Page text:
People in Yorkshire are being urged to show support on World Cancer Day for everyone affected by the disease.

Cancer Research UK is calling on the public to donate or wear one of the charity’s Unity Bands with pride on Thursday, February 4.

Every year, around 31,000 people are diagnosed with cancer in Yorkshire and The Humber.* Wearing a Unity Band is a way of showing solidarity with those affected. Available in three different colours – pink, navy and blue – it can be worn in memory of a loved one, to celebrate people who’ve overcome cancer or in support of those going through treatment.

Marked on February 4, World Cancer Day is an international initiative, uniting people across the globe to raise awareness and take action.

By making a donation or getting a Unity Band via, people in Yorkshire can help to get life-saving research back on track following the impact of the COVID-19 pandemic. Cancer Research UK expects to see its fundraising income decline by a staggering £300m over the next three years and needs more support to continue its mission.

It’s thanks to research that more people are surviving cancer than ever before. Survival in the UK has doubled in the last 40 years and the charity’s work has been at the heart of that progress. But right now, future breakthroughs are at risk and so uniting to beat cancer has never been more important.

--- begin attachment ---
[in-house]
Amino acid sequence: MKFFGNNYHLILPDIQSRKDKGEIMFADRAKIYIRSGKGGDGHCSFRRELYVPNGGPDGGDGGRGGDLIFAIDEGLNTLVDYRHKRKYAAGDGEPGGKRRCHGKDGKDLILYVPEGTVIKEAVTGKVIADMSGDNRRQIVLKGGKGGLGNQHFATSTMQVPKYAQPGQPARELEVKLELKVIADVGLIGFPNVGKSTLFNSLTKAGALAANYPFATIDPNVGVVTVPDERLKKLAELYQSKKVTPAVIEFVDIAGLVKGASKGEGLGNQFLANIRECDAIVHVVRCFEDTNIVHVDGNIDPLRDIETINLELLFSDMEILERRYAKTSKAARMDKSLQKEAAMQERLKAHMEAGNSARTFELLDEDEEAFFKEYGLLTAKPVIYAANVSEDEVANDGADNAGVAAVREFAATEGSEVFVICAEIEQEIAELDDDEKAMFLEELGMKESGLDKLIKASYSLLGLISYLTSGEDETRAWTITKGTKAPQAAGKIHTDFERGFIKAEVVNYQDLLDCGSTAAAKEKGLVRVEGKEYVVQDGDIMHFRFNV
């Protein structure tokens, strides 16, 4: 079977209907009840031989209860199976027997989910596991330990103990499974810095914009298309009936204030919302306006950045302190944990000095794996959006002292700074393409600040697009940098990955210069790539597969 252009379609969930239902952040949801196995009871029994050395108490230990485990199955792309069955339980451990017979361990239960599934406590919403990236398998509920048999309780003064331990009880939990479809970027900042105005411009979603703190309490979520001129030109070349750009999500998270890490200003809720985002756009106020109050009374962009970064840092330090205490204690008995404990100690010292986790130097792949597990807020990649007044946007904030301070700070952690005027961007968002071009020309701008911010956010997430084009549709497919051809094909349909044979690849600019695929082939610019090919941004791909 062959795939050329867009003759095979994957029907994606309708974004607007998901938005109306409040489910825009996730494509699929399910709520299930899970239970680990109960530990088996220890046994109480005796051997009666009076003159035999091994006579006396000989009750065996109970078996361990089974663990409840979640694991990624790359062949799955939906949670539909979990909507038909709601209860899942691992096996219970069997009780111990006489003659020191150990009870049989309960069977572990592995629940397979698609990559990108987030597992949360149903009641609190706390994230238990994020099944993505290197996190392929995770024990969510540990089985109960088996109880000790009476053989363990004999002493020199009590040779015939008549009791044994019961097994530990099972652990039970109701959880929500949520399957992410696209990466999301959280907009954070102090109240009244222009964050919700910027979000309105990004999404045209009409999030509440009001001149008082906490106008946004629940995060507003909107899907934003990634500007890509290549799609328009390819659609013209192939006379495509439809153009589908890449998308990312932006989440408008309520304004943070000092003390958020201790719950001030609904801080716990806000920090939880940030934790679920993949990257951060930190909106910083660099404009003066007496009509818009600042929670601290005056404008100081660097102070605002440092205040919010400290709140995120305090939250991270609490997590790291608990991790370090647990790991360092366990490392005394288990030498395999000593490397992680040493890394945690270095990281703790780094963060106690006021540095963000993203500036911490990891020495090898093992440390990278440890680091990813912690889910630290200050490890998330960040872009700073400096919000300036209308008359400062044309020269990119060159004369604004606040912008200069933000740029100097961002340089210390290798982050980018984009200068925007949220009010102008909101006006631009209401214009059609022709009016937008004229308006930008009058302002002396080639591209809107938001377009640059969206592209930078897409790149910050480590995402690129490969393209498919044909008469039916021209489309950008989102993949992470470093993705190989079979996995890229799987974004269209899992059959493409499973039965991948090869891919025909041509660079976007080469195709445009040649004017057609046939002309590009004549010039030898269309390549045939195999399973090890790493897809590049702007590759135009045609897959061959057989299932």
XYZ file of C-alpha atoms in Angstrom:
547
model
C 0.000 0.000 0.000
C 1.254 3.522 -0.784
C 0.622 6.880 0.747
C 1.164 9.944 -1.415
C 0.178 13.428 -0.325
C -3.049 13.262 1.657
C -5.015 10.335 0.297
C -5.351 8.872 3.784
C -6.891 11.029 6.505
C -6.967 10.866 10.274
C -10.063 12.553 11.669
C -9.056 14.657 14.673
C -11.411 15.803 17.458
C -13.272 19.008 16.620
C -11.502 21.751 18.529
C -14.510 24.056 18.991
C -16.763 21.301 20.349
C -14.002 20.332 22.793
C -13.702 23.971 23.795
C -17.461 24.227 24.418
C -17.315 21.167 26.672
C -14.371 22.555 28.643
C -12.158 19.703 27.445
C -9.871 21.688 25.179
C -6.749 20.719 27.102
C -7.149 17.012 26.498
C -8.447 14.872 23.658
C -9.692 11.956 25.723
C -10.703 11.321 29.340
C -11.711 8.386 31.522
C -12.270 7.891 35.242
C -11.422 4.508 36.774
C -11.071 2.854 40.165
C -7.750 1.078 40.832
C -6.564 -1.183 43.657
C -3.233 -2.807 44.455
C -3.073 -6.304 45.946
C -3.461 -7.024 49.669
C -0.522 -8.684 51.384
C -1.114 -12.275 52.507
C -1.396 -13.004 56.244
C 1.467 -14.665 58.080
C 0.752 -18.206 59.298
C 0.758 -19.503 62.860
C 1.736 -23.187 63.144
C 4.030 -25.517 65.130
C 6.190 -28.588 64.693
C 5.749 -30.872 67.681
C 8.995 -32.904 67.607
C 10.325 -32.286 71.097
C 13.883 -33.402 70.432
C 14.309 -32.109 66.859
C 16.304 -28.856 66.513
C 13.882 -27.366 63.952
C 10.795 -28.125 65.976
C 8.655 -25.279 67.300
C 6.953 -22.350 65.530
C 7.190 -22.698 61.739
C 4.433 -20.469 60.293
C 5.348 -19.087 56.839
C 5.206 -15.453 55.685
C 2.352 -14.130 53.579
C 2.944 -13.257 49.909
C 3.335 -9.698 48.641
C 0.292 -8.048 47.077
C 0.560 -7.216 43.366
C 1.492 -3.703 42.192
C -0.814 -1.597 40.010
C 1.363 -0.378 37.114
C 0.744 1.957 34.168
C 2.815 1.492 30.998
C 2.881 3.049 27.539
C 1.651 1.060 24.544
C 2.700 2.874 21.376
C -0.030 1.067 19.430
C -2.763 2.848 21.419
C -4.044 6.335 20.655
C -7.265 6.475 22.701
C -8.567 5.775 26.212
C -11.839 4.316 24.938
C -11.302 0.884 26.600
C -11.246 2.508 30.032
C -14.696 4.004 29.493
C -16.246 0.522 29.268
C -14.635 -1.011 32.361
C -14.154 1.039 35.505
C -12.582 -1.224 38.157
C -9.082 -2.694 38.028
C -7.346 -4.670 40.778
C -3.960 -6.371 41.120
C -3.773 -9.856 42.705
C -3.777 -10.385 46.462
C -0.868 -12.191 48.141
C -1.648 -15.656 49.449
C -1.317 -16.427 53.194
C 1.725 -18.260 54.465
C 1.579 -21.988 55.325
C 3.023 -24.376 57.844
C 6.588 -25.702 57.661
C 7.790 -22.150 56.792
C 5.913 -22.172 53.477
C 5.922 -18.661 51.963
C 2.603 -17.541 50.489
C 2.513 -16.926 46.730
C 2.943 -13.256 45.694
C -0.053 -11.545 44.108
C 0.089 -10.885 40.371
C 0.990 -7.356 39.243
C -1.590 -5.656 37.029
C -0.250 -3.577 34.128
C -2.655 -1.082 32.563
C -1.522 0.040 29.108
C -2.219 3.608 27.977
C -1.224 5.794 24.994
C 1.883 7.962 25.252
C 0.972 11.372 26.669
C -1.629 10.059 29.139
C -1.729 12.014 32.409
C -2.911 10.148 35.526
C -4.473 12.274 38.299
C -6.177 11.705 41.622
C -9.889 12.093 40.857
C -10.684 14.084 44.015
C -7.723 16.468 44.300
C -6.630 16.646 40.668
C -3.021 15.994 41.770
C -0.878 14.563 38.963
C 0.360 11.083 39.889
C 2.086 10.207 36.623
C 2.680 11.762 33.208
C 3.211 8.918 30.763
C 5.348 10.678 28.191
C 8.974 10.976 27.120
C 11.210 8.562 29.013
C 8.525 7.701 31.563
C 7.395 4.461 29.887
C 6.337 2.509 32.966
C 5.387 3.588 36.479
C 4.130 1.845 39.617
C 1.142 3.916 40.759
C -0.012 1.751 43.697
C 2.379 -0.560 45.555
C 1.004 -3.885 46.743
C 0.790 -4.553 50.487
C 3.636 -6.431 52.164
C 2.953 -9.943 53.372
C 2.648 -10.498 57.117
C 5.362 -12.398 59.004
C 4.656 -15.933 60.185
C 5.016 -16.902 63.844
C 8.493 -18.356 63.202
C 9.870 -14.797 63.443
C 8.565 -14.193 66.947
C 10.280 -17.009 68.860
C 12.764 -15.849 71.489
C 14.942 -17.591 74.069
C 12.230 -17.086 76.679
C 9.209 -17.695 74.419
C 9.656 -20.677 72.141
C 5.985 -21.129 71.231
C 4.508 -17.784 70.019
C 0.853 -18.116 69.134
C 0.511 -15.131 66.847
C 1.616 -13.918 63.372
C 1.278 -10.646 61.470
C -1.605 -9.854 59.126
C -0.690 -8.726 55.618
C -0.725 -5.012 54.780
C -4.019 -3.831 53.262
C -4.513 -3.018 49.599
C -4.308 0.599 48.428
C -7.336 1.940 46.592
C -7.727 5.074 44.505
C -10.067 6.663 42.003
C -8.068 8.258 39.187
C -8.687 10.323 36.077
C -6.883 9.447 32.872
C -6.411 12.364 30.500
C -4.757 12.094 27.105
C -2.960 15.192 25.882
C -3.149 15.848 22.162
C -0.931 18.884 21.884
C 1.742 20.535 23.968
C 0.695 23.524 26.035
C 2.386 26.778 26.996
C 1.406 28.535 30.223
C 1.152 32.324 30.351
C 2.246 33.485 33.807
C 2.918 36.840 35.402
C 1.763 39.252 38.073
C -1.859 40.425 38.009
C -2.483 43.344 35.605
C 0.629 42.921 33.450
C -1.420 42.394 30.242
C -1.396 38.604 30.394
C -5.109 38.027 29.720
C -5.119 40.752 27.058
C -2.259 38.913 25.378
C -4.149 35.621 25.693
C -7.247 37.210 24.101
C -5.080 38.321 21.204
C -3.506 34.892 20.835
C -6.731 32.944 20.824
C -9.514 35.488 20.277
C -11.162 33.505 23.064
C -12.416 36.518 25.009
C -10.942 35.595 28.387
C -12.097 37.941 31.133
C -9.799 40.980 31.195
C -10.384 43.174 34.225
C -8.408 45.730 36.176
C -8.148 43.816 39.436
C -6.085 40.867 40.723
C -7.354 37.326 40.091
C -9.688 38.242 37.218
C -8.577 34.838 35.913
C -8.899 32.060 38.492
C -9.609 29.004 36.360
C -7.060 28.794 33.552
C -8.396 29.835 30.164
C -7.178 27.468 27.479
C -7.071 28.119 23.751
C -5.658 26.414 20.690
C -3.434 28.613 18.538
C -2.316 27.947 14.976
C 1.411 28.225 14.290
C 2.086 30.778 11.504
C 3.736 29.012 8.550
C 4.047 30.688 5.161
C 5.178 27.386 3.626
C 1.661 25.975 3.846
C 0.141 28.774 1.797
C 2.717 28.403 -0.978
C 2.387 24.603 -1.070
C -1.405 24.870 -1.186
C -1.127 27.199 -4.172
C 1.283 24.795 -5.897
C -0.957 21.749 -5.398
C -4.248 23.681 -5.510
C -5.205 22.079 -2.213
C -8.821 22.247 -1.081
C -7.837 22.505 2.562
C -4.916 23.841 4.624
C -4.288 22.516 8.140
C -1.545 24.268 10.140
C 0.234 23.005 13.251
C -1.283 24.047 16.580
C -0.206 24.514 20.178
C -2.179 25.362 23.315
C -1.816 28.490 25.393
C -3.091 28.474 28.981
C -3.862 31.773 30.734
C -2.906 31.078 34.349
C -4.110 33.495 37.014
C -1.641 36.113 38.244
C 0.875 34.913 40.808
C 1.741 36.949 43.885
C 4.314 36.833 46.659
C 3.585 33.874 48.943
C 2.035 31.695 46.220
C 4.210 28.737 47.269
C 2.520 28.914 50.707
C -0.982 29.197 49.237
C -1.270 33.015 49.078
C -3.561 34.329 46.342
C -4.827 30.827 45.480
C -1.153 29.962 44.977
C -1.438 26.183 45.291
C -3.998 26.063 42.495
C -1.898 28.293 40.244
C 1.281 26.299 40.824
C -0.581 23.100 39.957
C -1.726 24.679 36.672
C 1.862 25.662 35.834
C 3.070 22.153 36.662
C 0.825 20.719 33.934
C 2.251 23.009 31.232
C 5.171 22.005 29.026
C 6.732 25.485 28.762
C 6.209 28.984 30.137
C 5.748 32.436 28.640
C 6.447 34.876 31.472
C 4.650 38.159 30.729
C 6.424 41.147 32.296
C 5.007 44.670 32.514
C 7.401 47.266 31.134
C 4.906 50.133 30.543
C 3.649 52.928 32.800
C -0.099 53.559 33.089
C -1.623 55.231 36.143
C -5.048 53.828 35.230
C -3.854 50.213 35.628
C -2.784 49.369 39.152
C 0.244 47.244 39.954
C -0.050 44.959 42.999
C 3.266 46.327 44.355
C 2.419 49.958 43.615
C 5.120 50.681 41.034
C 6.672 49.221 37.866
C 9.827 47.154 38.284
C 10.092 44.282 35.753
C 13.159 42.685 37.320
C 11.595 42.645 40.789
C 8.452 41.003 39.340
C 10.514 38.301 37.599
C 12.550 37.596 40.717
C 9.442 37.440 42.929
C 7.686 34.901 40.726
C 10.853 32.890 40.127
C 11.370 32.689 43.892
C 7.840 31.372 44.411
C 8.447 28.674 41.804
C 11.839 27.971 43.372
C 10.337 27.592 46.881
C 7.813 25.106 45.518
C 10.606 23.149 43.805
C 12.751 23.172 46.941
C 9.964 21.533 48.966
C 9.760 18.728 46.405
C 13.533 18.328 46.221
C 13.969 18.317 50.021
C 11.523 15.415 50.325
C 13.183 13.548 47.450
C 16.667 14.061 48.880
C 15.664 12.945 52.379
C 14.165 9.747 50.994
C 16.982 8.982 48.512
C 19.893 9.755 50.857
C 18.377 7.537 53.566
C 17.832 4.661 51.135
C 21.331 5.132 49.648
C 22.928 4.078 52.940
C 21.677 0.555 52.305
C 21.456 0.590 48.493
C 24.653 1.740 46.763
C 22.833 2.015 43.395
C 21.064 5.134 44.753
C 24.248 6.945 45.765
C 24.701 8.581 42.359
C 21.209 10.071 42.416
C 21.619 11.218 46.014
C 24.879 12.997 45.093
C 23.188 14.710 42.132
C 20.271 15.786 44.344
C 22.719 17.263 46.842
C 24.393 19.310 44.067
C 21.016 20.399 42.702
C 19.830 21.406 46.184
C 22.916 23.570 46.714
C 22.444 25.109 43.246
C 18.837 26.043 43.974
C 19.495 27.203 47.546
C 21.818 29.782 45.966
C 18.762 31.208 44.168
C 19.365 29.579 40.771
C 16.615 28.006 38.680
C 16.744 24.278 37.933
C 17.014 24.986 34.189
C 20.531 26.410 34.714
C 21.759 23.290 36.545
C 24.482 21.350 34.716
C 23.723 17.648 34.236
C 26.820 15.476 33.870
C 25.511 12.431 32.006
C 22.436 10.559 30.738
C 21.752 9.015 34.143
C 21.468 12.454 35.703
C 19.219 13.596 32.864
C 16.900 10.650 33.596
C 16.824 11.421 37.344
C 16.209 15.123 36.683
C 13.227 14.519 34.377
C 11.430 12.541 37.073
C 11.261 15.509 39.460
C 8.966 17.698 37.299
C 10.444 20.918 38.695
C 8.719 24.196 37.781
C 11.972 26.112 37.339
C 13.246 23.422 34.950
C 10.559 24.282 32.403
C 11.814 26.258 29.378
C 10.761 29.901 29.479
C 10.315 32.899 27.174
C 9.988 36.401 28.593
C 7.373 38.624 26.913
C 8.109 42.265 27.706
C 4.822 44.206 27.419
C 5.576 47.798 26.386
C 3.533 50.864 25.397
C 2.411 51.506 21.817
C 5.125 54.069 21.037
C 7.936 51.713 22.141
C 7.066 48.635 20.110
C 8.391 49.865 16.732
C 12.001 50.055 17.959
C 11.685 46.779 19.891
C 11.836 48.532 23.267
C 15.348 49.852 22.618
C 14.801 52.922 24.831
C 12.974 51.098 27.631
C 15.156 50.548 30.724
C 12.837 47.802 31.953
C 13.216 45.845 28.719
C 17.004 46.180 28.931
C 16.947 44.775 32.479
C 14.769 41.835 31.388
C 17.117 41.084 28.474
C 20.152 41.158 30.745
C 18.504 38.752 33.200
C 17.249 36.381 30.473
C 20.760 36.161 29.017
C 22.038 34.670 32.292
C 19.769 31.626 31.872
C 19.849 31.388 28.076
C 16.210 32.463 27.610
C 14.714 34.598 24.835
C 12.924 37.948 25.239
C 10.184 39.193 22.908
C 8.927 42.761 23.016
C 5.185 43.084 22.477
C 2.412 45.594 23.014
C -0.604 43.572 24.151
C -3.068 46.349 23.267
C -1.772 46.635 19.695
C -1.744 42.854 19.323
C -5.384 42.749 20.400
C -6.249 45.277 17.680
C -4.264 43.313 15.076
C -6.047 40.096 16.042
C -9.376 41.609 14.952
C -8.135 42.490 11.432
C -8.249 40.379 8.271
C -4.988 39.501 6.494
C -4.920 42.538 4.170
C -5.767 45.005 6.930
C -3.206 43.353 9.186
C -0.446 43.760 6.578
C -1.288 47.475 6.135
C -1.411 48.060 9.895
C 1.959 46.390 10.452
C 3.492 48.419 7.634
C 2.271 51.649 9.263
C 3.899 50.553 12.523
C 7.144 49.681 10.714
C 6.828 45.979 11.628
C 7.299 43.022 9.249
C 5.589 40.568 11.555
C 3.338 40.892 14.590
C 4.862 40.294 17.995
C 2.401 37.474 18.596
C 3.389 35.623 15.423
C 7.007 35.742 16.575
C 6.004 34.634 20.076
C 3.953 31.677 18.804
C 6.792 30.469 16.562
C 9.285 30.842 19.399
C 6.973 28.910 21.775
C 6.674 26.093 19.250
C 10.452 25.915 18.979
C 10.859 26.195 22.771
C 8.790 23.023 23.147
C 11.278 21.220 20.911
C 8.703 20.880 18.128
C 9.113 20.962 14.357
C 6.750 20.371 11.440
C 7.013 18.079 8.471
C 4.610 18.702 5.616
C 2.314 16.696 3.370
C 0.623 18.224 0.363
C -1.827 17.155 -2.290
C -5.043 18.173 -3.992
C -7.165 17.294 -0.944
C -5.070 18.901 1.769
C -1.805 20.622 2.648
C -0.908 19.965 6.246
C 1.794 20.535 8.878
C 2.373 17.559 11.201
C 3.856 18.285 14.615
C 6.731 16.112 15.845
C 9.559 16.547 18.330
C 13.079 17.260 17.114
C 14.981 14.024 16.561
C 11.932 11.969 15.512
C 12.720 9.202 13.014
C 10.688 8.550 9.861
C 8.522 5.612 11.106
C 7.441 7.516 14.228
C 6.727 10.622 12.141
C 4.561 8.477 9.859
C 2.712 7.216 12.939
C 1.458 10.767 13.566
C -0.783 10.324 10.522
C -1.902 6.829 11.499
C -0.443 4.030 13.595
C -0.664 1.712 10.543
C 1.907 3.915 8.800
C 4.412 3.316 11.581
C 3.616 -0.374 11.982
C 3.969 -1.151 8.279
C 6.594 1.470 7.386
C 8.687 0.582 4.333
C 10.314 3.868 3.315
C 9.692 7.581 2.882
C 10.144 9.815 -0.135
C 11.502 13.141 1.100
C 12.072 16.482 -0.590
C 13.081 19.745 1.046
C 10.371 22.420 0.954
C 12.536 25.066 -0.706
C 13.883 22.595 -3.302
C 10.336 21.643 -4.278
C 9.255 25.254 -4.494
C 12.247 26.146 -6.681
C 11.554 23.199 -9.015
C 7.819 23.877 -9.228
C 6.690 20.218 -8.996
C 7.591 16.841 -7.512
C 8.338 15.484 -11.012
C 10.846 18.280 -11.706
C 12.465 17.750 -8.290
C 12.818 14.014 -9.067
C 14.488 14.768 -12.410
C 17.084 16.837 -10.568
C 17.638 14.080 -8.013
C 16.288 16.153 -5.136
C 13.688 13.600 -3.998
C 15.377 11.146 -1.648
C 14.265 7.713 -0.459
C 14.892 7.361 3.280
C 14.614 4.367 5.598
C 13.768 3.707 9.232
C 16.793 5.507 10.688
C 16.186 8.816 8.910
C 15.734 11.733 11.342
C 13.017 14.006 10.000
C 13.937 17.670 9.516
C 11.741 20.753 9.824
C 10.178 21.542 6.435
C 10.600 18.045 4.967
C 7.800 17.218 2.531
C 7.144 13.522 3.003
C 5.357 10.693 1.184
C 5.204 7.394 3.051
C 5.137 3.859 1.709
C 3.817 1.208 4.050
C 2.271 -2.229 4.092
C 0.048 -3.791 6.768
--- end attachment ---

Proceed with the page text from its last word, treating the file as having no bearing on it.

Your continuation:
Nicki Embleton, Cancer Research UK spokesperson for Yorkshire, said: “One in two people will get cancer in their lifetime**, which is why we’re absolutely determined to continue to create better cancer treatments for tomorrow.

“World Cancer Day is a great opportunity for people in Yorkshire to unite and show solidarity with everyone whose life has been touched by the disease.

“Our research has played a role in developing 8 of the world’s top 10 cancer drugs and we’re working every day to find new ways to prevent, diagnose and treat the disease. But we can’t do it alone.

“That’s why we hope people across Yorkshire will donate or wear a Unity Band with pride, knowing they are helping to save lives. Together we will beat cancer.”

Before the pandemic, Cancer Research UK was able to spend over £5 million in Yorkshire and The Humber last year on some of the UK’s leading scientific and clinical research.